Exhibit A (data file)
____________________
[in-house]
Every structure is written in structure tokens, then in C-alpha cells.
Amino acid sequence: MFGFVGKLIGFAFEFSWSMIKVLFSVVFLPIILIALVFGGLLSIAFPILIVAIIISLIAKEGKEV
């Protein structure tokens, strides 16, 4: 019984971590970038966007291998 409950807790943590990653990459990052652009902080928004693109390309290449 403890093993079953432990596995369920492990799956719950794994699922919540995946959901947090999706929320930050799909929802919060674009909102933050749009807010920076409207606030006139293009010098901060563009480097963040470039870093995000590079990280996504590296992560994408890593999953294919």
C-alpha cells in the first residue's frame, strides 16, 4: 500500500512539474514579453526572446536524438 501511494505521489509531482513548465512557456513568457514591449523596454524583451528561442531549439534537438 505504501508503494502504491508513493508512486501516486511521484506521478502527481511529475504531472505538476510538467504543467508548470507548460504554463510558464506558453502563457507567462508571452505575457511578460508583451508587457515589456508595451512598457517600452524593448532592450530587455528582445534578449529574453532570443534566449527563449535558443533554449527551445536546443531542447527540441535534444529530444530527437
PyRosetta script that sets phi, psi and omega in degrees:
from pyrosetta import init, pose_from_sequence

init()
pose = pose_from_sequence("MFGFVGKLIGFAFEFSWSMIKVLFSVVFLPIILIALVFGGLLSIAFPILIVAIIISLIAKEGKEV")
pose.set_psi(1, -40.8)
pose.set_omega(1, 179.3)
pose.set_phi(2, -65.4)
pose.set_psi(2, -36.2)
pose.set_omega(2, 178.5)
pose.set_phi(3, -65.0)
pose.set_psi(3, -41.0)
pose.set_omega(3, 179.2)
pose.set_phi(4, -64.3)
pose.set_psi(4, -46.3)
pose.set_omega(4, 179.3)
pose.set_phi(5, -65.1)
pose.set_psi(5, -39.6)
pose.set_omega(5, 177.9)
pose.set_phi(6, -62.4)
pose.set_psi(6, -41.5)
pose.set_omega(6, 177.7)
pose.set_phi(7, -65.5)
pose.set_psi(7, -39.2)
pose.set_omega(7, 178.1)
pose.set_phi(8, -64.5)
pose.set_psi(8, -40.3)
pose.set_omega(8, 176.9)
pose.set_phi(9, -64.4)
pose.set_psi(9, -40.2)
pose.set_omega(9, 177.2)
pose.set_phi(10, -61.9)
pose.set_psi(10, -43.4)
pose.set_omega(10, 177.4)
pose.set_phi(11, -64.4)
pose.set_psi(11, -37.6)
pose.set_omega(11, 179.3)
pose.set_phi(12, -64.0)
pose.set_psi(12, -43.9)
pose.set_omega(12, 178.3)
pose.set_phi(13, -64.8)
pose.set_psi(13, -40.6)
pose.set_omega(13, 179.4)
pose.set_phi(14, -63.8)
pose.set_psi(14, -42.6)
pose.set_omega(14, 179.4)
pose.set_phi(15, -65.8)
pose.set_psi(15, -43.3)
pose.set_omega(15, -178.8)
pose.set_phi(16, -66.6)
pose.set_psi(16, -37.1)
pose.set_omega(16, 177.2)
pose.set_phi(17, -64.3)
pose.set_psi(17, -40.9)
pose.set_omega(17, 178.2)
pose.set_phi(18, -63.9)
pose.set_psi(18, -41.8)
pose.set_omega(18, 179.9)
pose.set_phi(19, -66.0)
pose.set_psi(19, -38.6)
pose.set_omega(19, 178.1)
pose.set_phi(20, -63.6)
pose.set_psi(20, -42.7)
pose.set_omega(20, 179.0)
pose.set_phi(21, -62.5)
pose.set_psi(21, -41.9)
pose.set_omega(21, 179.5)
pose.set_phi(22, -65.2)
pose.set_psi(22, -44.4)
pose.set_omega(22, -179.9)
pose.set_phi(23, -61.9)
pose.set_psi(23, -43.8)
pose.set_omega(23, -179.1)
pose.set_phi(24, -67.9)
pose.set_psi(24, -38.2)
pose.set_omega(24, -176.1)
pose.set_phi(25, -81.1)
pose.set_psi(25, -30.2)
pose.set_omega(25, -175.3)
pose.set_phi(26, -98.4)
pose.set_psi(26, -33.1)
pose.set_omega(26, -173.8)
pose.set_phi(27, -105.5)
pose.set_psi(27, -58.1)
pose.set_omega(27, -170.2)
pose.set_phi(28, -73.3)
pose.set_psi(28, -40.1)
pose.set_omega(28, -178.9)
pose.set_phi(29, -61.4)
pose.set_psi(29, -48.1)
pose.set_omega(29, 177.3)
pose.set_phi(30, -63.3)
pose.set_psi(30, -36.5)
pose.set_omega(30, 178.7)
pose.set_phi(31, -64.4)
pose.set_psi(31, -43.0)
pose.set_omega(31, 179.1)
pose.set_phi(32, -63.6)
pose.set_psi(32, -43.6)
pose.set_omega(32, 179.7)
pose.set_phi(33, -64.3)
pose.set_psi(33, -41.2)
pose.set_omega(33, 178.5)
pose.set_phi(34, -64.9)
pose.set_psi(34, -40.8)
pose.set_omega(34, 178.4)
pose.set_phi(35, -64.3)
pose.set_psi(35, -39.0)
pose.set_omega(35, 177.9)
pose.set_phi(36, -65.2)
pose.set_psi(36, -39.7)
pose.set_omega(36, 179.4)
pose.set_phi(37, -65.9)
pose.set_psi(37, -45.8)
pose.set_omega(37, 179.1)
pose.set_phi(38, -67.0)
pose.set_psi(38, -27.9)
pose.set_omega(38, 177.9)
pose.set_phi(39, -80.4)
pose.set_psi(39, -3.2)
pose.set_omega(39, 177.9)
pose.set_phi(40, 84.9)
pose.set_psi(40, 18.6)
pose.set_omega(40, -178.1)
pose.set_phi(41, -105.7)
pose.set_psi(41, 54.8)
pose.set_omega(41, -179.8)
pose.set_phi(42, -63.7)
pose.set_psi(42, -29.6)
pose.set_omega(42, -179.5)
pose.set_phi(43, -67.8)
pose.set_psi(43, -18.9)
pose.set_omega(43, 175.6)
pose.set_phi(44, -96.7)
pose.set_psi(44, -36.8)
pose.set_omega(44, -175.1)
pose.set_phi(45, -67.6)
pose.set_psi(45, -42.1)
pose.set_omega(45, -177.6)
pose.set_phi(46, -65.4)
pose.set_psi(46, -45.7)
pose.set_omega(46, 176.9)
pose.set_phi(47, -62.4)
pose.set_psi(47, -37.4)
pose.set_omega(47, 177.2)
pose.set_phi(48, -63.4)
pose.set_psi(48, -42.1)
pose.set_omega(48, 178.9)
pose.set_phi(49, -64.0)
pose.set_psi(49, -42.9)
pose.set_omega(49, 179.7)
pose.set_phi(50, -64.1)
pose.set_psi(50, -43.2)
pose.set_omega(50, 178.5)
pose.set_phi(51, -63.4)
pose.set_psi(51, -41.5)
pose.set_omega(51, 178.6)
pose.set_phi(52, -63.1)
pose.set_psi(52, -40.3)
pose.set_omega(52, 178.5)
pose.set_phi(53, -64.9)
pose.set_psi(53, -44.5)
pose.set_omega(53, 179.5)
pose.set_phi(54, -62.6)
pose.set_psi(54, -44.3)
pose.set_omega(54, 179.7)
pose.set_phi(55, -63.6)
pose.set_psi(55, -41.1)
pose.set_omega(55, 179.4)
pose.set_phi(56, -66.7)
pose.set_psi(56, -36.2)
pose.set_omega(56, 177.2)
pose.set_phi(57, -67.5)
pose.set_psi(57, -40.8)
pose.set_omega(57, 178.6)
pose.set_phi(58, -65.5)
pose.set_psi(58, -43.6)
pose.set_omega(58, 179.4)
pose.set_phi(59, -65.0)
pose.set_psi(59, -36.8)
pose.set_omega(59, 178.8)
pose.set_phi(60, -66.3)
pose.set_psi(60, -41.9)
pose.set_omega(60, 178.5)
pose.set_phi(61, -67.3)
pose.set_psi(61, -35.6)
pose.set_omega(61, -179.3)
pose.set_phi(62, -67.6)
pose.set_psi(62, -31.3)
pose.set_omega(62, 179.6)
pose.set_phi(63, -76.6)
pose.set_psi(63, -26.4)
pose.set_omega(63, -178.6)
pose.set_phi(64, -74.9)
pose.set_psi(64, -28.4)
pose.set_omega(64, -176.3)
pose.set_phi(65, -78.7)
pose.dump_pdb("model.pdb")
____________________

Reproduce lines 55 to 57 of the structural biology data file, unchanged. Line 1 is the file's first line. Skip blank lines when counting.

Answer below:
pose.set_psi(16, -37.1)
pose.set_omega(16, 177.2)
pose.set_phi(17, -64.3)